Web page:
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PERM Regulations

Dept. of Labor Proposed PERM Regulations

Expediting Green Card Processing

The process for obtaining a permanent labor certification has been criticized as being complicated, time consuming and requiring the expenditure of considerable resources by employers, SWA’s and the Federal Government. It can take up to two years or more to complete the process for applications that are filed under the basic process and do not utilize the more streamlined reduction in recruitment (RIR) process.

The reduction in recruitment process allows employers that request RIR processing to conduct recruitment before filing their applications and these applications are evaluated on the basis of such recruitment.

The redesigned system we envision would require employers to conduct recruitment before filing their applications. Employers would be required to conduct both mandatory and alternative recruitment steps. The alternative steps would be chosen by the employer from a list of additional recruitment steps in the regulations. The employer would not be required to submit any documentation with its application, but would be expected to have assembled supporting documentation specified in the regulations and would be required to provide it in the event its application is selected for audit.

Employers would be required to submit their applications on forms designed for automated processing to minimize manual intervention to an ETA application processing center for automated screening and processing.

After an application has been determined to be acceptable for filing, an automated system would review it based upon various selection criteria that would allow applications to be identified for potential audits before determinations could be made. In addition, some applications would be randomly selected as a quality control measure for an audit without regard to the results of the computer analysis. A complete application would consist of two forms. An Application for Permanent Labor Certification form (ETA Form 9089) and a Prevailing Wage Determination Request (PWDR) form (ETA Form 9088). The application form would require the employer to respond to 56 items. The majority of the items on the application form would consist of attestations which would require the employer to do no more than check ‘‘yes’’, ‘‘no’’, or ‘‘NA’’ (not applicable) as a response. These attestations and other information required by the application form elicit information similar to that required by the current labor certification process. For example, the employer will have to attest to, such items as: whether the employer provided notice of the application to the bargaining representative or its employees; whether the alien beneficiary gained any of the qualifying experience with the employer; whether the alien is currently employed by the employer; whether a foreign language requirement is required to perform the job duties; and whether the U.S.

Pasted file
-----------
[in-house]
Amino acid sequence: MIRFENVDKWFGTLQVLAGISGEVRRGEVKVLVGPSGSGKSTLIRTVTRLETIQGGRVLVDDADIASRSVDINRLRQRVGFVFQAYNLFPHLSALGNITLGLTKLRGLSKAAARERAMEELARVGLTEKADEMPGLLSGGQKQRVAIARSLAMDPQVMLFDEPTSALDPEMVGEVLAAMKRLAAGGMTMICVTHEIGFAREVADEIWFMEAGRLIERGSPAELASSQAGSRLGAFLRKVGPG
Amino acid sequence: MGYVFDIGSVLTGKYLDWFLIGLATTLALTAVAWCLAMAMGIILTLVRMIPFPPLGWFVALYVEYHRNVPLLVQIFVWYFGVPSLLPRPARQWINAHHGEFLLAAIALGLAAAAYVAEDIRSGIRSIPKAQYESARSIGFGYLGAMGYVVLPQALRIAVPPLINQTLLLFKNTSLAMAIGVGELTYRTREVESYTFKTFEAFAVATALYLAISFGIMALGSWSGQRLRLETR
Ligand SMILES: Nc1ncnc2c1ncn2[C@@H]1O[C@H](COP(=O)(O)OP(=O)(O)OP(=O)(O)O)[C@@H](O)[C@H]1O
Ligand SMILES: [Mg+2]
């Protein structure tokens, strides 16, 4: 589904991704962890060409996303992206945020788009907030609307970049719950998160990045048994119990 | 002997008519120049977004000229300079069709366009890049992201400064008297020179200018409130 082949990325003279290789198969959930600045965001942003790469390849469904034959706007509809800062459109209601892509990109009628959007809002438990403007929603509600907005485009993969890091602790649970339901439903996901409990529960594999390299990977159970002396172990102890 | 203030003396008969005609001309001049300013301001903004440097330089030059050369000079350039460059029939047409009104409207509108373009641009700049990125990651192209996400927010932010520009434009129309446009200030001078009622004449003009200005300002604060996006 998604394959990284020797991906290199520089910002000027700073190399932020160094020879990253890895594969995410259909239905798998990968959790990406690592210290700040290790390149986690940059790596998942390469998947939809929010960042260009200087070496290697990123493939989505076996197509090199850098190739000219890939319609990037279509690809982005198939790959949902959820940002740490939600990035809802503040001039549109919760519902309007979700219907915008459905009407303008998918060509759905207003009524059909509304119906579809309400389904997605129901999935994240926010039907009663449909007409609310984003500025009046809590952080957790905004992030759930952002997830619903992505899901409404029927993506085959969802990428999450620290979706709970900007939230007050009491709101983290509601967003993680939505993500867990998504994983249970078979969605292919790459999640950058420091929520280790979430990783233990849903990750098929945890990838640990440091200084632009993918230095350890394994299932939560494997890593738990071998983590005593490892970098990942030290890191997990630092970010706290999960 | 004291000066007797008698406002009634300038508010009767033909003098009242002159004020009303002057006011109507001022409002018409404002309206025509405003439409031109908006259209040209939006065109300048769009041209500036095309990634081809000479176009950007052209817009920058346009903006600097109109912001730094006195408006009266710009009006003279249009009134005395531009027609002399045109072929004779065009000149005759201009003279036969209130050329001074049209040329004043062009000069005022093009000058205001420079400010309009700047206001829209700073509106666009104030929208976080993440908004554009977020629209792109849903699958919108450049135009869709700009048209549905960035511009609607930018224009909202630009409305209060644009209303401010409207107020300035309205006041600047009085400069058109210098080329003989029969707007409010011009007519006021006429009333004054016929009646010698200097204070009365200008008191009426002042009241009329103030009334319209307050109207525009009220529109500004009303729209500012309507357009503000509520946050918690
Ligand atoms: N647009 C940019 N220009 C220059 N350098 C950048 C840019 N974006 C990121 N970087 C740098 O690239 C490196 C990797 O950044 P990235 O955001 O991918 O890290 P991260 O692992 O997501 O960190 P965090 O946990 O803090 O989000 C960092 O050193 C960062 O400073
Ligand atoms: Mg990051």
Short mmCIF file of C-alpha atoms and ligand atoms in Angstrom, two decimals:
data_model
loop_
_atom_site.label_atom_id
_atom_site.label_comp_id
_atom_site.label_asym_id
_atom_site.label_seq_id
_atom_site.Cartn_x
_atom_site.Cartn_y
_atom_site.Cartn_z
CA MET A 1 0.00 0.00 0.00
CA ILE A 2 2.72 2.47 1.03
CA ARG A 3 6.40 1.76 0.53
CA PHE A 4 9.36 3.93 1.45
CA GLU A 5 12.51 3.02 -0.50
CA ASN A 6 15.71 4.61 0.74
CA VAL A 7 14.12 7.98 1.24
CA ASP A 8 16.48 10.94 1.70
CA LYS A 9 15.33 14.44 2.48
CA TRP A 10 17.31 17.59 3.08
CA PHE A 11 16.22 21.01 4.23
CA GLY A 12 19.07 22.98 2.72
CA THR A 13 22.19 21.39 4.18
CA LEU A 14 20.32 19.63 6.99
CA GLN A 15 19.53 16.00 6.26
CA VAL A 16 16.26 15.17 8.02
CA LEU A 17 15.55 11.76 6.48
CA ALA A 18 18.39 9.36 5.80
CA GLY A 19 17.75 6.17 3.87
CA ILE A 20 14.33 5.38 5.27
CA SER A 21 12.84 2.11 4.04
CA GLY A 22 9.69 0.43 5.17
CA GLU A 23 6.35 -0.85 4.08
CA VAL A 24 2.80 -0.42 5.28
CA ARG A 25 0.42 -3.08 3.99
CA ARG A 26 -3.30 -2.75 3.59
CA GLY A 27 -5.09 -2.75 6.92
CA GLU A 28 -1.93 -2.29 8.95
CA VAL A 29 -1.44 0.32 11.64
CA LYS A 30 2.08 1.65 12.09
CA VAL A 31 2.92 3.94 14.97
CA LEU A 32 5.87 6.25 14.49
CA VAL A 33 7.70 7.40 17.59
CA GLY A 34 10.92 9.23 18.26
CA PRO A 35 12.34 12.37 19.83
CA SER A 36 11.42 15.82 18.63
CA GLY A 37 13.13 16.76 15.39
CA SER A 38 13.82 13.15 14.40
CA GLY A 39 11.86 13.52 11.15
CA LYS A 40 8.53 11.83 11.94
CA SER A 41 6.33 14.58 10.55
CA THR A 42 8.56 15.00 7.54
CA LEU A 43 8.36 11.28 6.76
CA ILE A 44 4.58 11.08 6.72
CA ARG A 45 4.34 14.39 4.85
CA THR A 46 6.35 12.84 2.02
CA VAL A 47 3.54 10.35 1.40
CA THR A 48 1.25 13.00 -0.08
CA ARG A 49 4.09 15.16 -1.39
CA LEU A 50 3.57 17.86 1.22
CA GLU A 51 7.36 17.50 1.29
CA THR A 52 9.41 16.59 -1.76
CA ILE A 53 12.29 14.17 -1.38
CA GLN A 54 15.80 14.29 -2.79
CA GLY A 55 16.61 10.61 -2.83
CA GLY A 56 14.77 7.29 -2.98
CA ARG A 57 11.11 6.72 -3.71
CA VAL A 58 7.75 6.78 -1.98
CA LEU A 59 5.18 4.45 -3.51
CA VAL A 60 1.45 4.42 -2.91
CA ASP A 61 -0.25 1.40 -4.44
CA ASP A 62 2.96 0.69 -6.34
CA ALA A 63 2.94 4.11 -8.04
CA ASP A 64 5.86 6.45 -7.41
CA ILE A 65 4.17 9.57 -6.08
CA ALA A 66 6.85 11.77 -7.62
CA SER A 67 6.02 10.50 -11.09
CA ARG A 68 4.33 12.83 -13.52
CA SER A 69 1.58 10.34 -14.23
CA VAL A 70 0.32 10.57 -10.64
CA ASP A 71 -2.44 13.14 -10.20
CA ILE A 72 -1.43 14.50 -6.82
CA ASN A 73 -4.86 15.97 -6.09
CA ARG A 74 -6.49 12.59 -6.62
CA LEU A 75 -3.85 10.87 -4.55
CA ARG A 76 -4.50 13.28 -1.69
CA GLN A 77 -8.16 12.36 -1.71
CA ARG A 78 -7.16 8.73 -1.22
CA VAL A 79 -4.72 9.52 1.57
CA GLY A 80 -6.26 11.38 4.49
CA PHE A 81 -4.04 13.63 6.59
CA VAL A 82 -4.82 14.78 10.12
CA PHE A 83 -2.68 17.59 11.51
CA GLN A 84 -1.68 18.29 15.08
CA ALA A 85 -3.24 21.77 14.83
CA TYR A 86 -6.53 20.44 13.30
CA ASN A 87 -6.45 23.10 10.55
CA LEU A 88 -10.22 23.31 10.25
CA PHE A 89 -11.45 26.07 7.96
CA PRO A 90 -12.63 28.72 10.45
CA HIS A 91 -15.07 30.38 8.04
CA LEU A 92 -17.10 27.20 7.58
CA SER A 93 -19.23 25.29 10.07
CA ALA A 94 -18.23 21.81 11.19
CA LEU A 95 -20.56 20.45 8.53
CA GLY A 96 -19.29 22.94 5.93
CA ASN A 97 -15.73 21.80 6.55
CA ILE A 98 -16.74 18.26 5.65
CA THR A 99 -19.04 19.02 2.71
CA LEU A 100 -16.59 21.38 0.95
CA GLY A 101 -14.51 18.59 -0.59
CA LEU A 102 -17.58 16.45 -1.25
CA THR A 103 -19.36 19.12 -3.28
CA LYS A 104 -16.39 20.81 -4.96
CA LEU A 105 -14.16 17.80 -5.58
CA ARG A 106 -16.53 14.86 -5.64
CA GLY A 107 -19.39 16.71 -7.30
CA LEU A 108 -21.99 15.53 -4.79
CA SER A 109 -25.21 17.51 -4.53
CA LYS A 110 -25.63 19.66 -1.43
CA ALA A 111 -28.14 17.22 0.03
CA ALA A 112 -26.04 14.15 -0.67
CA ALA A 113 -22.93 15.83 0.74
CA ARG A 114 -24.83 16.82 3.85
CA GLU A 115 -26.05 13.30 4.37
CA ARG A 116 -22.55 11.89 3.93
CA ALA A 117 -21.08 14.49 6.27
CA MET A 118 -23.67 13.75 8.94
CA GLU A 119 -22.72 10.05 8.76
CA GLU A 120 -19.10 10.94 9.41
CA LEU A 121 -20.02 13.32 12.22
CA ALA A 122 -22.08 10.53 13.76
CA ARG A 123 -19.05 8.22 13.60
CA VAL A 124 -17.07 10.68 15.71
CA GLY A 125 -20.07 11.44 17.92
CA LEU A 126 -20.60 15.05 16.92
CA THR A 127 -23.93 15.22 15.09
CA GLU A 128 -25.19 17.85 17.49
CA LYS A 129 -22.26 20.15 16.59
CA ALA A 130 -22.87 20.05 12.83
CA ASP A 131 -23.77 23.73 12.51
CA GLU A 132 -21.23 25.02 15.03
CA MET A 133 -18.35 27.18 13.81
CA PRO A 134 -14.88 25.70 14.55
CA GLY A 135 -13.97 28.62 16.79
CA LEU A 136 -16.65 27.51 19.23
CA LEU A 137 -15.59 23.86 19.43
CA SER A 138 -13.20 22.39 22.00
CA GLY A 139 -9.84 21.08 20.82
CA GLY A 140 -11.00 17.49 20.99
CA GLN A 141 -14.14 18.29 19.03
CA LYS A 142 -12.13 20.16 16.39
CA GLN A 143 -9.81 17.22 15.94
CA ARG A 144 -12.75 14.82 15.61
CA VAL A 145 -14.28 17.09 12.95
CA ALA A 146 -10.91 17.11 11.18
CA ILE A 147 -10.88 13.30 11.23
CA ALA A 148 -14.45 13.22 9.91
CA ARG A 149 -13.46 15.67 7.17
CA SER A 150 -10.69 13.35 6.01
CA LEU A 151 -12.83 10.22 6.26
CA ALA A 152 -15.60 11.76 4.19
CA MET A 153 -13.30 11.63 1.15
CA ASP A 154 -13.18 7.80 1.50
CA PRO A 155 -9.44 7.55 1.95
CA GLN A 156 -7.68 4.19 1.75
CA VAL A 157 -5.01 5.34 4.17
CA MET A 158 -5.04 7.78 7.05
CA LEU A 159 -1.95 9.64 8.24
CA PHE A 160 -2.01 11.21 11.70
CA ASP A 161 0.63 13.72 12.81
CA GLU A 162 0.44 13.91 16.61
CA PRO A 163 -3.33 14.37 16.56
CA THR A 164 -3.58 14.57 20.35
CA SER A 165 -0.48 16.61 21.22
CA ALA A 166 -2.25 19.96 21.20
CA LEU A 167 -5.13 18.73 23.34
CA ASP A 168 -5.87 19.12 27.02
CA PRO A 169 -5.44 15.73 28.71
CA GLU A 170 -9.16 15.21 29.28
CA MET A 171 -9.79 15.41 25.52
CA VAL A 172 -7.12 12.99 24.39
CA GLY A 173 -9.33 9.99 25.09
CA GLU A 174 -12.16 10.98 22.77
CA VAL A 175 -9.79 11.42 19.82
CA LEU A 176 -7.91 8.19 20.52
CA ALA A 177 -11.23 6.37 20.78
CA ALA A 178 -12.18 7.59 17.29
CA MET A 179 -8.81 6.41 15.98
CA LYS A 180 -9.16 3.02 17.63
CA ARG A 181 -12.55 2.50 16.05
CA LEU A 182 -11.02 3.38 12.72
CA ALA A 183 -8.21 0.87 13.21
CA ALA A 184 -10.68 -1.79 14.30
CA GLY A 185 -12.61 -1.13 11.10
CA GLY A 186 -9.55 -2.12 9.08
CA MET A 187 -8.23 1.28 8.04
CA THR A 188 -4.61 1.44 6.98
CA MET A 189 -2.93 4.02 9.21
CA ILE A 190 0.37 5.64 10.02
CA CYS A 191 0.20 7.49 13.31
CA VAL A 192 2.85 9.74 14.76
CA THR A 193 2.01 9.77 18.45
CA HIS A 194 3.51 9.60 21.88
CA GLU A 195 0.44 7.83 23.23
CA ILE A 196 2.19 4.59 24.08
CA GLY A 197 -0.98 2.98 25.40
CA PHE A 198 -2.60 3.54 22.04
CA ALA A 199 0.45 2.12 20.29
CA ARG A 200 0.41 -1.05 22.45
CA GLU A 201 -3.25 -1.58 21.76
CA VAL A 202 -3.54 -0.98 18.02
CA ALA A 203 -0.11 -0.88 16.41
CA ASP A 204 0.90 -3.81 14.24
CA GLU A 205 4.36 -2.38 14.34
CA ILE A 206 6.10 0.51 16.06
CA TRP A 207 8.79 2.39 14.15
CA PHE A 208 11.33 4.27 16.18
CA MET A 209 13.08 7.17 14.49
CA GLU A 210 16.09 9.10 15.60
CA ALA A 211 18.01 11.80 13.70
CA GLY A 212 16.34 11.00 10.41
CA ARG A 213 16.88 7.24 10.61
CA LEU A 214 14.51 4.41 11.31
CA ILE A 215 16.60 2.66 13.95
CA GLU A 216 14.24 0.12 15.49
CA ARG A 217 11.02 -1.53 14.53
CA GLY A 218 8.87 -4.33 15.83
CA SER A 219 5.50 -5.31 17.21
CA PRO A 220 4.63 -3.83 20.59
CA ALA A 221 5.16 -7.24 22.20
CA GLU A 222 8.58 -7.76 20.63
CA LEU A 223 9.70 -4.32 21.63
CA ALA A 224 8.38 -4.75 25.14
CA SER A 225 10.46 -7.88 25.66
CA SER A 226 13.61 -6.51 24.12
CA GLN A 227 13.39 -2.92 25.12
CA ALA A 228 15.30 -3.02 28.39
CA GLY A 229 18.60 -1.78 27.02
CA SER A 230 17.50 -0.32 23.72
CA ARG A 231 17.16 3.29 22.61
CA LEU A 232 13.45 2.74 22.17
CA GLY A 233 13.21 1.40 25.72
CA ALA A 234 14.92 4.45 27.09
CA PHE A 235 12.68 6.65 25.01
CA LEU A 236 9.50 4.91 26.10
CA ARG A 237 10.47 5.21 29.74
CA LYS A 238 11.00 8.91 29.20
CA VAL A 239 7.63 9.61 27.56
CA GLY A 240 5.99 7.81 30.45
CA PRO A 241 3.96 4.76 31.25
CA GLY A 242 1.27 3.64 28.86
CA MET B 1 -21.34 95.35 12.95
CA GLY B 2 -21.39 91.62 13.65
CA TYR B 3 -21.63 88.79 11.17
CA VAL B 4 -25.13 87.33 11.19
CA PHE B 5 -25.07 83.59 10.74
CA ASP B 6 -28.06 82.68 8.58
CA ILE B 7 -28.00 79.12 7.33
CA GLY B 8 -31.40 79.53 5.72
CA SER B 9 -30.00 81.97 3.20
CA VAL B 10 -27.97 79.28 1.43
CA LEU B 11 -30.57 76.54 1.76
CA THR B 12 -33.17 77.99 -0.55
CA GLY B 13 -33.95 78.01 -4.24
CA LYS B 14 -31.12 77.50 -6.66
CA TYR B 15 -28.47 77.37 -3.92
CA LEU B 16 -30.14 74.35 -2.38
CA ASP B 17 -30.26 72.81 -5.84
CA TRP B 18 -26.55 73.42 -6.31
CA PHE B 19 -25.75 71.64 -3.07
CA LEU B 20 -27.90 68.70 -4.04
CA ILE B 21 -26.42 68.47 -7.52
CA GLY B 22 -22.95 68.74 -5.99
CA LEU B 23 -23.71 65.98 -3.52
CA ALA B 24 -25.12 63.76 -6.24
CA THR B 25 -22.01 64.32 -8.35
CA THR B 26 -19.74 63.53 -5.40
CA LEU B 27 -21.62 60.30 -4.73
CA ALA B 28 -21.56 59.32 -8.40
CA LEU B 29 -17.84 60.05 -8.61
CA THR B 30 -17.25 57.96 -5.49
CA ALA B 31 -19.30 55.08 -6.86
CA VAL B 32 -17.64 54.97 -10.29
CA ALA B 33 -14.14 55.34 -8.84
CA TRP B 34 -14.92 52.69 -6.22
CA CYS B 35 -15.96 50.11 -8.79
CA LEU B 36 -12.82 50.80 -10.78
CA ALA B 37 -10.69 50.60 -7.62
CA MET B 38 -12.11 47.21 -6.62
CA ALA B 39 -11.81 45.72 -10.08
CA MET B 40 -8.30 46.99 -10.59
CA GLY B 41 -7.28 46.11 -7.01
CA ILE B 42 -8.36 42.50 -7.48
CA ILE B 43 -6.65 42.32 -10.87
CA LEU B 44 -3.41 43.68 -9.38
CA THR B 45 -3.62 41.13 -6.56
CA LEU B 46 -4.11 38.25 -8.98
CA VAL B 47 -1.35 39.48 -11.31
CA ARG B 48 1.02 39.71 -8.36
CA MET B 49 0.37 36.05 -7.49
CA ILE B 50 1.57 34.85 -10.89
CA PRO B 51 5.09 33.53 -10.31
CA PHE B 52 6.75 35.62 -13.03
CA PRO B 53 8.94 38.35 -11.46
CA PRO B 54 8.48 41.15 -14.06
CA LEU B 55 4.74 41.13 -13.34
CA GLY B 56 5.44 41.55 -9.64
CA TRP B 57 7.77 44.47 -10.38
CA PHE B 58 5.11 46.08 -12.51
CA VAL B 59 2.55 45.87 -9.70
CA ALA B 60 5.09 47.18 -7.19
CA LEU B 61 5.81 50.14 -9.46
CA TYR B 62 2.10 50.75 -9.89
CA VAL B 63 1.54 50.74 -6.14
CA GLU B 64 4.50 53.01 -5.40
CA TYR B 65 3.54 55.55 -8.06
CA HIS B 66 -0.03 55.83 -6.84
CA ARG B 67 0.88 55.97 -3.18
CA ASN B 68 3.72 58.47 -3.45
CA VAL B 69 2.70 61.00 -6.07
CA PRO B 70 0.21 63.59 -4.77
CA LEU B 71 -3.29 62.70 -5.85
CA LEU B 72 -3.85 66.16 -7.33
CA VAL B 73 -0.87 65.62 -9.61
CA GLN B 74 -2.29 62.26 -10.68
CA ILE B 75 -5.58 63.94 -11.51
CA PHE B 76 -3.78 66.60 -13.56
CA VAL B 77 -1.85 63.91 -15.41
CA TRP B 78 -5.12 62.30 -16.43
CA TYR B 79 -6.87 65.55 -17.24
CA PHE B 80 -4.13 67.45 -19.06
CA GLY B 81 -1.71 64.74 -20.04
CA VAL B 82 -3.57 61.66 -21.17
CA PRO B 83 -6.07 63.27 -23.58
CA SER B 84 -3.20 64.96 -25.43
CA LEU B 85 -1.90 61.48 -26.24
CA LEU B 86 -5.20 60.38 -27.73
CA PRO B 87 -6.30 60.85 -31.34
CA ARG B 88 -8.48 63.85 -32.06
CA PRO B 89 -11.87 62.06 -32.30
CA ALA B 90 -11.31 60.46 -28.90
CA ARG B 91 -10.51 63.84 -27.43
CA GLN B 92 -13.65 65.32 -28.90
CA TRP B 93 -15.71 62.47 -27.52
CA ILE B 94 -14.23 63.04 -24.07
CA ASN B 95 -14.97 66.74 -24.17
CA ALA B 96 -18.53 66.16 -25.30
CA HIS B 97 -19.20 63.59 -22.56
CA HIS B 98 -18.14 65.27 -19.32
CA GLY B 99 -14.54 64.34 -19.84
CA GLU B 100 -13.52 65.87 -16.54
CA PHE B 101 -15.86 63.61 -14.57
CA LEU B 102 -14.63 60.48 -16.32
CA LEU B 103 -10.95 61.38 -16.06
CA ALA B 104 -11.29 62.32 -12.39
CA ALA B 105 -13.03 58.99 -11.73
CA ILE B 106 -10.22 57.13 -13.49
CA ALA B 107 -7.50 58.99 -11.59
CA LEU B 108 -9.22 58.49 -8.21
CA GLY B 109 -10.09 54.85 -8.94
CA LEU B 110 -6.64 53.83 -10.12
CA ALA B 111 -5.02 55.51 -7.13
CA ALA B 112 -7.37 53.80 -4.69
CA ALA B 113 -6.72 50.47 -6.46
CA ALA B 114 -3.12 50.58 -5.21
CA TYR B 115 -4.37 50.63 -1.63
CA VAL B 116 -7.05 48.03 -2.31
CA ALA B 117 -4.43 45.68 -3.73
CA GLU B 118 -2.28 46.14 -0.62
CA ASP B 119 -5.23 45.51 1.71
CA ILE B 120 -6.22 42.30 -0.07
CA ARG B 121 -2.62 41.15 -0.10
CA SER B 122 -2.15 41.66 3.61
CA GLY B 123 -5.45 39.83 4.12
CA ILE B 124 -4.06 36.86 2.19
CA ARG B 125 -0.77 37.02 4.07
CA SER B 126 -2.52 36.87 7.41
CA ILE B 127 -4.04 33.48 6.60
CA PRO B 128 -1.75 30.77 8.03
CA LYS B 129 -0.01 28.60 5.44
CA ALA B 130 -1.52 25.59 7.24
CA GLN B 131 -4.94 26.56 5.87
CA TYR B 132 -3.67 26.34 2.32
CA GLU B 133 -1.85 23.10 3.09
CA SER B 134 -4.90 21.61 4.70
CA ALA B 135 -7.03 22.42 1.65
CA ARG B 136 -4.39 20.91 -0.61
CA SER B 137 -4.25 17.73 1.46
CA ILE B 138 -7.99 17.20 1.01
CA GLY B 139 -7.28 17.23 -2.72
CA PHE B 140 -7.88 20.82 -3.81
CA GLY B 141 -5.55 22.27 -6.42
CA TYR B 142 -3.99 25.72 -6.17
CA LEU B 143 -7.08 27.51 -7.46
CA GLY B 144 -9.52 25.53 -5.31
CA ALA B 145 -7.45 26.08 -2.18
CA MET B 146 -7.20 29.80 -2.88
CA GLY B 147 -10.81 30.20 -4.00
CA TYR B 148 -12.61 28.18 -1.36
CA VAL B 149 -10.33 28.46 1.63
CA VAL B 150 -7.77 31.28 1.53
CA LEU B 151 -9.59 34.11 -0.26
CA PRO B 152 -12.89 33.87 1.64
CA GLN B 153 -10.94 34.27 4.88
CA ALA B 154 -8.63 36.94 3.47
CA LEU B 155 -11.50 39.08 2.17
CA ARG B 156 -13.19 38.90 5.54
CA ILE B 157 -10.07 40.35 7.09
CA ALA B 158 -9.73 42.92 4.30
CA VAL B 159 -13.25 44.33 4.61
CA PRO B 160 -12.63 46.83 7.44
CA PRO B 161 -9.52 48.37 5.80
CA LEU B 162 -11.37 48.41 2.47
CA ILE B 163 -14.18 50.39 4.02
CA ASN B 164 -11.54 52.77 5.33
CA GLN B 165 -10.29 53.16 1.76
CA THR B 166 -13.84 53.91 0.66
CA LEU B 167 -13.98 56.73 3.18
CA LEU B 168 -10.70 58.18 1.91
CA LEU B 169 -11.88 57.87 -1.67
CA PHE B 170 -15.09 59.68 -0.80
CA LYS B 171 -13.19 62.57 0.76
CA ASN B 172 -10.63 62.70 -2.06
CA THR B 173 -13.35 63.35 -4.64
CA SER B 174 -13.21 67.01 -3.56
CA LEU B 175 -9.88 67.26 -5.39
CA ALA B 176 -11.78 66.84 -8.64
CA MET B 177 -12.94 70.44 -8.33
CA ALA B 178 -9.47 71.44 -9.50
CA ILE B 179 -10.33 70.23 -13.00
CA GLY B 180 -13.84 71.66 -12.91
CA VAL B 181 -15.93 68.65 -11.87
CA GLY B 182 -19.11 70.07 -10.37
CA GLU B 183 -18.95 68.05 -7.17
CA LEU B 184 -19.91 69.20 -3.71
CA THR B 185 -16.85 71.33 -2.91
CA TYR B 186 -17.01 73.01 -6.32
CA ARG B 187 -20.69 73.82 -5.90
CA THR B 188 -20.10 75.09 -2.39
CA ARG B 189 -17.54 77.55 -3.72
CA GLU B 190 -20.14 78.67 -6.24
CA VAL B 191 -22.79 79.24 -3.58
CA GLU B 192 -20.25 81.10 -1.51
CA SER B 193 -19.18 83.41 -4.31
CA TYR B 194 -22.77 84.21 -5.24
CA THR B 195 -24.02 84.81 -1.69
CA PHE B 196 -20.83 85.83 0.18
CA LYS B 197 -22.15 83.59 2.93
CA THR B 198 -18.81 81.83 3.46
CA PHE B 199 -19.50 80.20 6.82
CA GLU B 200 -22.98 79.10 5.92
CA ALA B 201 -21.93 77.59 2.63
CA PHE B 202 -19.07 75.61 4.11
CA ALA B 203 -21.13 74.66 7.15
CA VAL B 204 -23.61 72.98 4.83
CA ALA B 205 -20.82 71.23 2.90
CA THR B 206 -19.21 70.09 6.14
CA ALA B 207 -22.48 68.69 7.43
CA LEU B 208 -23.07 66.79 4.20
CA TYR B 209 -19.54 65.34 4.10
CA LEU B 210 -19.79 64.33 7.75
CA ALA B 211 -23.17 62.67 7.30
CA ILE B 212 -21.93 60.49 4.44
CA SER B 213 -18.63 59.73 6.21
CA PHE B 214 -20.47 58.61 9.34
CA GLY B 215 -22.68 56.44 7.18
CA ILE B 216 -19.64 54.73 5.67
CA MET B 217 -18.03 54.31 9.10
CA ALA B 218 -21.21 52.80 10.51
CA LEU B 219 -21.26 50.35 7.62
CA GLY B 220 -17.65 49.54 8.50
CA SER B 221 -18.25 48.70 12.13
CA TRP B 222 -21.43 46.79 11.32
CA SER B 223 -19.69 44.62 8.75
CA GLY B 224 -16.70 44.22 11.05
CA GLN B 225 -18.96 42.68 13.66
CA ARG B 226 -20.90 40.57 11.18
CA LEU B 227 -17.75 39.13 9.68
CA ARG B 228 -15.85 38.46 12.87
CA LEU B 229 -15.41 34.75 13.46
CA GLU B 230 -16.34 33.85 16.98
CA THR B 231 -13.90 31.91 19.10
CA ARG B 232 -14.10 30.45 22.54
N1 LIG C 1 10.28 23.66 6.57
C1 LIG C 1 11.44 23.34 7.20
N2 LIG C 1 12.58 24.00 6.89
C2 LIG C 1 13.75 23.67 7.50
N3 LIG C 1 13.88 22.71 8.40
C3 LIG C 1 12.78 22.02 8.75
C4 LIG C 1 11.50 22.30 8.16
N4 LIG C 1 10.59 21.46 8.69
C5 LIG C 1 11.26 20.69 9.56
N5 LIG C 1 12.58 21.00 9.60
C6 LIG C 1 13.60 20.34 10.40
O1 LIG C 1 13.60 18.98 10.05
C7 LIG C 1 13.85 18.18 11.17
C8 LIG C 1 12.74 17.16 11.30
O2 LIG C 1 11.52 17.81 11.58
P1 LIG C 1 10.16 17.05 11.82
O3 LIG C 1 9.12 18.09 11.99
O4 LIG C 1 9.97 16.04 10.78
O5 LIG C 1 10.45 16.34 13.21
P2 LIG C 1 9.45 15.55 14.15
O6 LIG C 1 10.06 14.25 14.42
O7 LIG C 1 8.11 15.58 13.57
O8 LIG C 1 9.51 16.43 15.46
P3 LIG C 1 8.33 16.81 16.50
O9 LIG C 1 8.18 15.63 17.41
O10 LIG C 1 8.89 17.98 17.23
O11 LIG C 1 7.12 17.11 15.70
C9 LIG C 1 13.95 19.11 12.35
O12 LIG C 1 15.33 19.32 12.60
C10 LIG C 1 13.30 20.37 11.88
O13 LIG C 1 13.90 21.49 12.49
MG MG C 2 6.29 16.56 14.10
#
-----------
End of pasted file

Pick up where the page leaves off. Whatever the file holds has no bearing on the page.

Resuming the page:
applicants were rejected solely for lawful job related reasons. (The term ‘‘applicant’’ is defined at § 656.3 as an U.S. worker who is applying for a job opportunity for which an employer has filed an Application for Permanent Labor Certification (ETA Form 9089). The term ‘‘U.S. Worker’’ is also defined at § 656.3.) The wage offered on the application form would be required to be to equal to or greater than the prevailing wage determination entered by the SWA on the PWDR form described below. Comments are requested on ETA forms 9088 and 9089 which are published at the end of this NPRM.

The application form, however, would not require the employer to provide a job description, or detailed job requirements. The job description and job requirements would be entered on the PWDR form, which the employer would be required to submit to the SWA for a prevailing wage determination. The SWA would enter its prevailing wage determination on the form and return it to the employer with its endorsement. The employer would be required to submit both forms to an ETA servicing office for processing and a determination.

The employer would not be required to provide any supporting documentation with its application but would be required to furnish supporting documentation to support the attestations and other information provided on the form if the application was selected for an audit. The standards used in adjudicating applications under the new system would be substantially the same as those used in arriving at a determination in the current system.

The determination would still be based on: whether the employer has met the requirements of the regulations; whether there are insufficient workers who are able, willing, qualified and available; and whether the employment of the alien will have an adverse effect on the wages and working conditions of U.S. workers similarly employed. SWA’s would no longer be the intake point for submission of applications for permanent alien employment certification and would not be required to be the source of recruitment and referral of U.S. workers as they are in the present system. The required role of SWA’s in the redesigned permanent labor certification process would be limited to providing prevailing wage determinations (PWD). Employers would be required to submit a PWDR form to SWA’s to obtain a PWD before filing their applications with an ETA application processing center.